The presidential pardon power has few restrictions and scant oversight. The checks on it, such as they are, rely on norms and administrative practice without the binding force of law or constitutional strictures.
Donald Trump appears to be realising that the pardon has been a tool underutilised by his predecessors, which has the potential to grab headlines and demonstrate presidential decisiveness. With a showman's flair for the dramatic, he has turned the pardon process into a media spectacle, entertaining suggestions from celebrities and politicians, and publicly musing about who might receive a presidential benediction next.
Setting aside talk of self-pardons and the implications the more generous use of the power might have for the Russia probe, Mr Trump has - at the very least - once again rewritten how presidents ought to conduct themselves.
This president clearly believes that just because something hasn't been done that way in the past, it doesn't mean he can't do it that way now.
How do you get a presidential pardon?
The US constitution allows the president the "power to grant reprieves and pardons for offences against the United States, except in cases of impeachment".
A president can offer clemency, commutation or a full pardon, even if an individual has not been charged or convicted for federal crimes - but not at the state level.
There are currently about 9,000 clemency petitions left over from the ramp up in applications that occurred under the Obama administration, and according to University of St Thomas law professor Mark Osler, the Trump administration has done little to clear the backlog.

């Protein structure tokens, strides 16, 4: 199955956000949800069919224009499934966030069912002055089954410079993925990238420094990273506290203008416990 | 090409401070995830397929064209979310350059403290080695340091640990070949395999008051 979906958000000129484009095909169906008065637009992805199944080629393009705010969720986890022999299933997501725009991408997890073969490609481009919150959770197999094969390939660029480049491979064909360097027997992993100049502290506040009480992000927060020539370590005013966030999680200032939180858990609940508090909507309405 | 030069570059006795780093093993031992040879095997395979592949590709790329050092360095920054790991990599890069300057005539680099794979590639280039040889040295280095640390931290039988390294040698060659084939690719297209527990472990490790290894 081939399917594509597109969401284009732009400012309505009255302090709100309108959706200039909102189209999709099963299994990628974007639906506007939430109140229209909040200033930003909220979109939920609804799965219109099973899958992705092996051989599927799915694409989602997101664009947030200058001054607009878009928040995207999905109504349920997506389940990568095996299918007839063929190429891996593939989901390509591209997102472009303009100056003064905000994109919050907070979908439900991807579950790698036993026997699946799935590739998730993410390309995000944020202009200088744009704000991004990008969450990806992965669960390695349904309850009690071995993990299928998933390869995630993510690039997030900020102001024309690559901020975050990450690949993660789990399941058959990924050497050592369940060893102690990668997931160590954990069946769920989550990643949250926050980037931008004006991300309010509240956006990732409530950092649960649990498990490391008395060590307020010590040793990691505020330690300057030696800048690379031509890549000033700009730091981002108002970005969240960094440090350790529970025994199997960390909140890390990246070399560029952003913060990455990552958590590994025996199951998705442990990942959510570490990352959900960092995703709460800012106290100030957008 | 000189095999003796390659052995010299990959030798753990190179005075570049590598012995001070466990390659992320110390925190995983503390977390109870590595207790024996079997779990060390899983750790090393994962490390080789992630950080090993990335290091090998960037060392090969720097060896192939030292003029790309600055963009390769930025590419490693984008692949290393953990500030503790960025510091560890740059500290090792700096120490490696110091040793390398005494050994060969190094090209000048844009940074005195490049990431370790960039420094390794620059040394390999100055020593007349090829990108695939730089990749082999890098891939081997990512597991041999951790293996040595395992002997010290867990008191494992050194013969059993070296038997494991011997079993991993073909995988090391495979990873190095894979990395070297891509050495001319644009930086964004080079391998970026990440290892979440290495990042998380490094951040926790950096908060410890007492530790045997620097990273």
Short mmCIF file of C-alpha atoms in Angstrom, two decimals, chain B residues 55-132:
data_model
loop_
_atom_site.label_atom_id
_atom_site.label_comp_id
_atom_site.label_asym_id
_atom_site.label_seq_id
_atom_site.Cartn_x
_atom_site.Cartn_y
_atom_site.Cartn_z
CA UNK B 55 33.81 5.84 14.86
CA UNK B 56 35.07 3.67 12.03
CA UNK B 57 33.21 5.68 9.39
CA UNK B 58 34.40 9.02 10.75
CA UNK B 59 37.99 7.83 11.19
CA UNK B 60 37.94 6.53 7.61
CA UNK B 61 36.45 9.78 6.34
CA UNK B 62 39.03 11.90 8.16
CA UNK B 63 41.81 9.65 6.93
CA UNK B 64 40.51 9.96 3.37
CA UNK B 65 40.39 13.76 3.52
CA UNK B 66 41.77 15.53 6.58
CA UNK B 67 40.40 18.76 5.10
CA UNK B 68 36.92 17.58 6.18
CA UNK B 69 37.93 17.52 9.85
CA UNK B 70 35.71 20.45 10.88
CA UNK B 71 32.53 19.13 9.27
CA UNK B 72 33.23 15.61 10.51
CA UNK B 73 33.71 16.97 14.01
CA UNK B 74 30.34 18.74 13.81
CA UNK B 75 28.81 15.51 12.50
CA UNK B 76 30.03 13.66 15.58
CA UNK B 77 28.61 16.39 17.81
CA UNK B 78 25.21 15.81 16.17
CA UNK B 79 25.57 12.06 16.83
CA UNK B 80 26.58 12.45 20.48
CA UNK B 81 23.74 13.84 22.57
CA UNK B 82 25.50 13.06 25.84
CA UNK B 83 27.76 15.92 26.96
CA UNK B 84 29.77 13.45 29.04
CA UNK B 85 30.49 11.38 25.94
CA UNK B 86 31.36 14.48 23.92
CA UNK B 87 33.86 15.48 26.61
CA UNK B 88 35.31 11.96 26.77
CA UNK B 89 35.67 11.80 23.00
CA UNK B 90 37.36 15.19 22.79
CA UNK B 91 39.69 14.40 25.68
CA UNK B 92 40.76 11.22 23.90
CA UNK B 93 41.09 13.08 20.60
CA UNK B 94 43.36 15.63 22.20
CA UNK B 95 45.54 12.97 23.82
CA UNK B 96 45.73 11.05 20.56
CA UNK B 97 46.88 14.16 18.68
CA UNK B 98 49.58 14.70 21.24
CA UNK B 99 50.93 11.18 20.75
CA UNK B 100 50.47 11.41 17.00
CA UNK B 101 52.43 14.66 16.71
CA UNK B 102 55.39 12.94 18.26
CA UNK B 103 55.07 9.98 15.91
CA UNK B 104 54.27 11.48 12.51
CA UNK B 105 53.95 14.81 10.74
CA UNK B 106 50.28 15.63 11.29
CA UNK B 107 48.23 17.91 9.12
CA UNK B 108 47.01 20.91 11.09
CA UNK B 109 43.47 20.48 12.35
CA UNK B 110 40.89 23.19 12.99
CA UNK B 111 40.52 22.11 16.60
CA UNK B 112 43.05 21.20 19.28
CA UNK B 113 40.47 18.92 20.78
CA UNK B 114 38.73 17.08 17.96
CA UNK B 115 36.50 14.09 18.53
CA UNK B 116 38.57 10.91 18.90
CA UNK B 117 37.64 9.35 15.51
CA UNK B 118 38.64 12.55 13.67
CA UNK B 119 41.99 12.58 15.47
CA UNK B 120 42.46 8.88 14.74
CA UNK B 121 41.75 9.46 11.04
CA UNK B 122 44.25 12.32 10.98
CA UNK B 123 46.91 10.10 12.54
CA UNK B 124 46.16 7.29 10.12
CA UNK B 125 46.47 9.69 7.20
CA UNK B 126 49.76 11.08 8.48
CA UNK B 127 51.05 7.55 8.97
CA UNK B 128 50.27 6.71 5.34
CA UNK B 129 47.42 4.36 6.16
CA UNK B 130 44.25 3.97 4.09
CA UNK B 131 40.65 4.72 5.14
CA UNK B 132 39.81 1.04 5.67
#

He adds that while he is happy for Ms Johnson and her family, there is an inherent unfairness in the way it was accomplished.
"We seem to have a dual process - one that starts with at the pardon attorney and one where people make a direct appeal to the president," he told the BBC.
"I hope he would look beyond celebrities at the hundreds and thousands of people who are more like Alice Johnson than like Scooter Libby."
At the same time, Mr Osler says that applying for clemency through the US pardon attorney is a "ridiculously bureaucratic" process and that if Mr Trump is interested in making the process faster, that's a good thing.
"I think he should ditch the long process and formalise the short one," Mr Osler told the BBC. "[It would be] far more than President Obama did in the first two years of his administration."
Other acts of clemency by Trump
The commutation of Alice Johnson's sentence is the seventh act of clemency President Trump has granted since coming into office - and the second following intervention by a celebrity. The others were:
- Former Arizona sheriff Joe Arpaio, 85, had been convicted of criminal contempt but was pardoned in August 2017 while awaiting sentencing
- Sholom Rubashkin, owner of a kosher meat processing plant in Iowa, was convicted of fraud in 2009 and sentenced to 27 years in prison. His sentence was commuted in December 2017
- Former Navy sailor Kristian Saucier was convicted in 2016 of taking photos of classified areas inside a US submarine and was pardoned in March 2018
- Scooter Libby, chief of staff to former US Vice-President Dick Cheney, was convicted in 2007 of lying about leaks to the media. He was pardoned in April 2018
- Boxing's first black heavyweight champ Jack Johnson was convicted in 1913 of taking his white girlfriend across state lines. He was pardoned in May 2018 after his case was raised by actor Sylvester Stallone
- Conservative writer Dinesh D'Souza was convicted in 2014 of violating campaign finance laws and sentenced to five years of probation. He was pardoned in May 2018